The Biggest Mistake We Make At Job Interviews

Make sure you avoid this to progress to the next round!

It's quite possibly one of the most nerve-wracking experiences we all go through: job interviews. While there's nothing that can beat the feeling of being offered a job, the process to get there can be long work. 

And being told you haven't got the role after numerous rounds can be disheartening. So, we approached Samantha Miskin, Talent Acquisition Manager at Hearst Magazines, to find out what makes interviewers decide whether to give you a great large tick or a big fat cross. 'For me, one of the biggest mistakes is not doing your research into both the company and the role itself,' says Samantha.

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'The candidate is applying for the role and it is essential that they do their research and says a lot about them and how they will be when they join the company.'

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So regardless of whether your interview slot comes up at the last-minute, it's essential to enter the conversation having done your homework first.

Samantha shares her dos and don'ts for interview success:

  • 'Lack of preparation in general is a big mistake – people should carefully read a job spec and consider why they are a strong candidate for the role. They should prepare to answer for any competency questions that might be asked. For example, "give an example of a time you worked successfully as part of a team."'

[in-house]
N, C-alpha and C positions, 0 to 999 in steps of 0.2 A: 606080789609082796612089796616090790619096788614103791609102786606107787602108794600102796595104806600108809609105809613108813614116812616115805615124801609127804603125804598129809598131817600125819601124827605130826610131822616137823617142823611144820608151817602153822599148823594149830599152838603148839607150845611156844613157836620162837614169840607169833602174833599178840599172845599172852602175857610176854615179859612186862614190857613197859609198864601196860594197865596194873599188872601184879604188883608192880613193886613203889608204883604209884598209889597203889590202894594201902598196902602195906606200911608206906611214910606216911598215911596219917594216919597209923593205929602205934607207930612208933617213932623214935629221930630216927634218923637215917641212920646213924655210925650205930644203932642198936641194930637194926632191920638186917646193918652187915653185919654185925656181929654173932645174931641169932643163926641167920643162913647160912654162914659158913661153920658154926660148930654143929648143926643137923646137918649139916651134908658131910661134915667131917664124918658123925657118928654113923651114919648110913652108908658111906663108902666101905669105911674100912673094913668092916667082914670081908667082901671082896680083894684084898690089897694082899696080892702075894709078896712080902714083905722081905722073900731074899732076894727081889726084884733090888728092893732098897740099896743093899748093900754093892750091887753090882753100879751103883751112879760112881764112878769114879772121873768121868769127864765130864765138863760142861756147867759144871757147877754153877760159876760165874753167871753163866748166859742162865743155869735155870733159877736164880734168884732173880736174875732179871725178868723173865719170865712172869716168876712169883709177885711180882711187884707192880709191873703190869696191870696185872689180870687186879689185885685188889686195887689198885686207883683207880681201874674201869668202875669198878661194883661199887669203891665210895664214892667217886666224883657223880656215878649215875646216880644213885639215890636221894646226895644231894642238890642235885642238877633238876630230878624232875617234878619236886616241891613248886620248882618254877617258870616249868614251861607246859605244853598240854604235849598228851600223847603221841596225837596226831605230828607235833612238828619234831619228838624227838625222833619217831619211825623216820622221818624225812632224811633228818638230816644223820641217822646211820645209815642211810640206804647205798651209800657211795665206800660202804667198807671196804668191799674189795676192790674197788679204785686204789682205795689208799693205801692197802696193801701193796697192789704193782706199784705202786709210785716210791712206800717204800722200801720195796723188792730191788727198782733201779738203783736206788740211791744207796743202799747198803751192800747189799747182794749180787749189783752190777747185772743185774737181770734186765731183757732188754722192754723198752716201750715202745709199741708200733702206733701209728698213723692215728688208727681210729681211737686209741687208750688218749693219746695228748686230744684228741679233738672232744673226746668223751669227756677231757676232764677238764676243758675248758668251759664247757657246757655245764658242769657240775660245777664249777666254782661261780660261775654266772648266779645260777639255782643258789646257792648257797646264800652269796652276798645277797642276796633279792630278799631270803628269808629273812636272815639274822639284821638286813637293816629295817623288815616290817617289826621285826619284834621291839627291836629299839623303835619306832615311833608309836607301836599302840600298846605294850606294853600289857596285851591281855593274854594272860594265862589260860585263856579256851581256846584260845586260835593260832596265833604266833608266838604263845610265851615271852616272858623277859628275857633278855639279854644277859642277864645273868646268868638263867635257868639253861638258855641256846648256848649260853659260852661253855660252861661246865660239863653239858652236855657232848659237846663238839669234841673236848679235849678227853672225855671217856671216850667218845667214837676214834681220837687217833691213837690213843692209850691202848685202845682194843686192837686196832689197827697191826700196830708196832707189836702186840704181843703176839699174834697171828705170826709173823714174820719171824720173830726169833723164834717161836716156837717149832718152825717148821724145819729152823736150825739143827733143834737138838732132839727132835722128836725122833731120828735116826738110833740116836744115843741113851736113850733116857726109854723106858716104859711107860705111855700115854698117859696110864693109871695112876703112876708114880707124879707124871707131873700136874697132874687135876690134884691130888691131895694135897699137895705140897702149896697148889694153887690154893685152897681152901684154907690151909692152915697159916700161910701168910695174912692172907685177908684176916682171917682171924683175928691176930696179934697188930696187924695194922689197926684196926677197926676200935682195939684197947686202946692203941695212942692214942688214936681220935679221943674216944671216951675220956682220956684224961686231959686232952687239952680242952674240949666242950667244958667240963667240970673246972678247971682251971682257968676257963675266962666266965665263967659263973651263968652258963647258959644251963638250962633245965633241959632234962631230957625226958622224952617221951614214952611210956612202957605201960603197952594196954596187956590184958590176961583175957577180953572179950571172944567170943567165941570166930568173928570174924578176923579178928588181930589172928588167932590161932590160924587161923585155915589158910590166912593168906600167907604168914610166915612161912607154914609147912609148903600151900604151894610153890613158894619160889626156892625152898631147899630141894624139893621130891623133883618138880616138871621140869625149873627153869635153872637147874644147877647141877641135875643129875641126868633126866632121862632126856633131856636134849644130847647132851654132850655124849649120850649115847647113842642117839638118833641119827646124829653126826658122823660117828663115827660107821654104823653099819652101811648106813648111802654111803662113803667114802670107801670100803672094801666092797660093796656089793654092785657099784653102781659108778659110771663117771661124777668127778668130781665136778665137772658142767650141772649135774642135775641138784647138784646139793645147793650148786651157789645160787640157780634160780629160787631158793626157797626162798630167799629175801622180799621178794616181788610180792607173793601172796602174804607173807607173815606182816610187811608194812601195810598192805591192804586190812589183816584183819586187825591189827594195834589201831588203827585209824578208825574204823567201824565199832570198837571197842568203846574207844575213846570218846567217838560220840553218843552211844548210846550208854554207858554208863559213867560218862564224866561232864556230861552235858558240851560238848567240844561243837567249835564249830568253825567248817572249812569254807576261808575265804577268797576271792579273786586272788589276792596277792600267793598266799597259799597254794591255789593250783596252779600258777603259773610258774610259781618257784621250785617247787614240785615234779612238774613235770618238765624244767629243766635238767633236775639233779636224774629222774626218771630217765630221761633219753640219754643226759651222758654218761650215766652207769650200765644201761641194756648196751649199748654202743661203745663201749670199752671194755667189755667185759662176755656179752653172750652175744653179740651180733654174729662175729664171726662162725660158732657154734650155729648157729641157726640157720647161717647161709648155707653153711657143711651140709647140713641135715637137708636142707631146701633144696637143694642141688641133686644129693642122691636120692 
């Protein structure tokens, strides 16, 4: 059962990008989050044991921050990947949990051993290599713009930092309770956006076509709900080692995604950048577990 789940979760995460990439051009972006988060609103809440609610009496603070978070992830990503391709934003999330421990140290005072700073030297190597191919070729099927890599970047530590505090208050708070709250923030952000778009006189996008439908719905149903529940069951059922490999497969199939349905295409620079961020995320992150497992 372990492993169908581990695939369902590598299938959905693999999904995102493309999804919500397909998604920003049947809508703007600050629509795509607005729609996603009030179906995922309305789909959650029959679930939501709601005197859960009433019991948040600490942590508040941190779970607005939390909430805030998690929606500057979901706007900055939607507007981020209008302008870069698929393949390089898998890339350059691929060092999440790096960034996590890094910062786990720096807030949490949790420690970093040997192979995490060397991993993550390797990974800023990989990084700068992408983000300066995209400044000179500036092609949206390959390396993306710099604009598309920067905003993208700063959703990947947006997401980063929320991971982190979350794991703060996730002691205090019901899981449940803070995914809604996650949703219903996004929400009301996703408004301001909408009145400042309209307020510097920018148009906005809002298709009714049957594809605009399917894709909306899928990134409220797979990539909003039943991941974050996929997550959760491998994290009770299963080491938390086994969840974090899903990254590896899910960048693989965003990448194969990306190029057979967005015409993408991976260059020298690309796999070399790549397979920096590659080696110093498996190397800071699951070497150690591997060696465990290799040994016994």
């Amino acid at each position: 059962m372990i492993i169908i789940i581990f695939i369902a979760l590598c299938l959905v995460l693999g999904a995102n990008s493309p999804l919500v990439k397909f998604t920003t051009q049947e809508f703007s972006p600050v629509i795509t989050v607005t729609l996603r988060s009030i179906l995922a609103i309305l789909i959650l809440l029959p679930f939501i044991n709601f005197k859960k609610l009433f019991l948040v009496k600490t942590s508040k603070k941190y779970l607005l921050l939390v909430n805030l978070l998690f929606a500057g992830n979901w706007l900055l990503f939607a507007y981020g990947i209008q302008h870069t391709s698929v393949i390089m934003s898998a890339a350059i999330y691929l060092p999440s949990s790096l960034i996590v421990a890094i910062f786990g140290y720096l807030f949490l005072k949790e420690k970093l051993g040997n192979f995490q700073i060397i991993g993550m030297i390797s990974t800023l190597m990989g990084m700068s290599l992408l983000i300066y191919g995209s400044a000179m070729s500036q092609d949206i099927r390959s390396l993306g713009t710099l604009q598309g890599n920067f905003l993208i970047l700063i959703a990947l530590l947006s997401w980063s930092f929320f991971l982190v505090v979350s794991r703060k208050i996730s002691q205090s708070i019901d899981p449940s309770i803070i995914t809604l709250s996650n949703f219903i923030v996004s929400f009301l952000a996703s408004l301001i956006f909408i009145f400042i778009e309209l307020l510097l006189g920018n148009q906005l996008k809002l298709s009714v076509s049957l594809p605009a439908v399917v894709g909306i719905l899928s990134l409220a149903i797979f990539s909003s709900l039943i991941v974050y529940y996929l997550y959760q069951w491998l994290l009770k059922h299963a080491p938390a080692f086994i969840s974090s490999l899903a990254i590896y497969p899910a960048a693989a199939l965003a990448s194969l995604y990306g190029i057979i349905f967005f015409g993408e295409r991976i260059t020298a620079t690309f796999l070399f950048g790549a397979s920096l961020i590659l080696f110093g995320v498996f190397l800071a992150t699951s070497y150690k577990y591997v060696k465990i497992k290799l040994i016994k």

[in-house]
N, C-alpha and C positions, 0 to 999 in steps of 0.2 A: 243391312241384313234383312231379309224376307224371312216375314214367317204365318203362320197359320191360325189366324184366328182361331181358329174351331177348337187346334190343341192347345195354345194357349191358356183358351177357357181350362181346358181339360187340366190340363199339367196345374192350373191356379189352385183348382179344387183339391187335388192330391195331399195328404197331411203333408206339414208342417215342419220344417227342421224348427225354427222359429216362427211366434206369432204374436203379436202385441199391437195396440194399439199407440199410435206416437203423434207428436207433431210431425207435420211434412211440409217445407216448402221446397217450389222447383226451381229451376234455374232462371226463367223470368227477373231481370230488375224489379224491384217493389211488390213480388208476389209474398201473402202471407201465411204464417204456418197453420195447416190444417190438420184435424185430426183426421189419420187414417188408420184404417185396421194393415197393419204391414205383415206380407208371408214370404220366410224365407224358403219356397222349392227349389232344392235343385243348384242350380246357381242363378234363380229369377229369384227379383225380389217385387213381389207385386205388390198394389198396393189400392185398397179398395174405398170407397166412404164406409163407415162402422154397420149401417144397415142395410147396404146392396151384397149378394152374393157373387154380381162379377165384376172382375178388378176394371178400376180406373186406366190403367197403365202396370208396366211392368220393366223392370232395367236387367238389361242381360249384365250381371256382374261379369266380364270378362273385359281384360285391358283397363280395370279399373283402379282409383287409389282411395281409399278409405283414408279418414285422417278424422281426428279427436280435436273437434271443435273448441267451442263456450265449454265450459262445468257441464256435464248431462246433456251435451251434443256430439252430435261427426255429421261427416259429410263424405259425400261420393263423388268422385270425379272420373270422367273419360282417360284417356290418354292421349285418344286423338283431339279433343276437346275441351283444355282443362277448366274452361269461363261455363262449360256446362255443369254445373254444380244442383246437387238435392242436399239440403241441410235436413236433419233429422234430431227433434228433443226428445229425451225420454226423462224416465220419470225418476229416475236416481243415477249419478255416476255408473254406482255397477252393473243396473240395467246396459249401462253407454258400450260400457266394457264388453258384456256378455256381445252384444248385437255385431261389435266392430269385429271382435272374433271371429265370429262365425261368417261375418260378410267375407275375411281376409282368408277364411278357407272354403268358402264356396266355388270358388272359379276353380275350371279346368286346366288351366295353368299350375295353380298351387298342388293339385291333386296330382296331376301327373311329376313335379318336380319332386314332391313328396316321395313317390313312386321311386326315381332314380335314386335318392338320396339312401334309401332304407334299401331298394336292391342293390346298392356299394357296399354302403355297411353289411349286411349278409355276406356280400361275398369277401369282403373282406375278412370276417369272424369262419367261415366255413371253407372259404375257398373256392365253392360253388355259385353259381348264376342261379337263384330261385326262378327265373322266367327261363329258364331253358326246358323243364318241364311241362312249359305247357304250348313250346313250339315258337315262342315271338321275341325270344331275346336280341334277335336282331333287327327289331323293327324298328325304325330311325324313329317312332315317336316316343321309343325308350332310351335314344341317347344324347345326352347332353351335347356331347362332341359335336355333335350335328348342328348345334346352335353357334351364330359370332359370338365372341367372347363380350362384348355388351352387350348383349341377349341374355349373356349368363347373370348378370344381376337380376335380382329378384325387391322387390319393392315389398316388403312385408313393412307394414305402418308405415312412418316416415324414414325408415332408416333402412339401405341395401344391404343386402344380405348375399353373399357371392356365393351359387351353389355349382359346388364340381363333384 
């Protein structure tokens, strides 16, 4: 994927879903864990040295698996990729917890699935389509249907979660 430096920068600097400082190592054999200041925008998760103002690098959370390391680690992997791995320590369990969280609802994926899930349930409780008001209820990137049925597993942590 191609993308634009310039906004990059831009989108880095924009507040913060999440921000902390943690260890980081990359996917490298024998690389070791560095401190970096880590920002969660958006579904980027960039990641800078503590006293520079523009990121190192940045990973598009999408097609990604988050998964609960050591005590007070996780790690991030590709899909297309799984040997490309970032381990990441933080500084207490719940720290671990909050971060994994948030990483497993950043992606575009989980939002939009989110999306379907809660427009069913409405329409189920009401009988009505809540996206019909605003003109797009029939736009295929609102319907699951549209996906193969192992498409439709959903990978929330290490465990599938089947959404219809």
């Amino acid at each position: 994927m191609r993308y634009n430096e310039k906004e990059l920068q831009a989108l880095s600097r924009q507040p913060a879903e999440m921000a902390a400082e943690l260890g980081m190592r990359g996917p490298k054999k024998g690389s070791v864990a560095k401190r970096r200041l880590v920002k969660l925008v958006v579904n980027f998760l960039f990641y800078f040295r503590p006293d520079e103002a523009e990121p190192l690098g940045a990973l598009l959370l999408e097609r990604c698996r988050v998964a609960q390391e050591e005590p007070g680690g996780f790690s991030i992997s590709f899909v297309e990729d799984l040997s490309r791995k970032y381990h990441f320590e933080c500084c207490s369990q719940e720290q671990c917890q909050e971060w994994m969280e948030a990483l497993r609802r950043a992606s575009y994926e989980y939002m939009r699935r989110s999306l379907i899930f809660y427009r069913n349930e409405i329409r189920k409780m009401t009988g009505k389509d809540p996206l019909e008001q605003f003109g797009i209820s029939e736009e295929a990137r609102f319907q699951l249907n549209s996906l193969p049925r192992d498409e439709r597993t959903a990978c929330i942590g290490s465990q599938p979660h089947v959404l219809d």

• 'Not asking questions at the end can be a mistake, however, the interviewer may do a very good job at covering all aspects of the role and provide a lot of information about the company. However, I would always have a couple of back up questions prepared if this is the case. Perhaps asking the interviewer what they enjoy about their role or what is expected of the chosen candidate in their first six months. Good questions are a great indicator that the candidate has done their research and that they have a strong understanding of what is required in the role.'
  • 'Another big mistake relates to etiquette. Things such as turning up in good time (trains do get delayed, but if that's the case you should call beforehand and/or apologise if you're late), having a good hand shake and thanking the interviewer for their time will make a big difference.'

What do you think?

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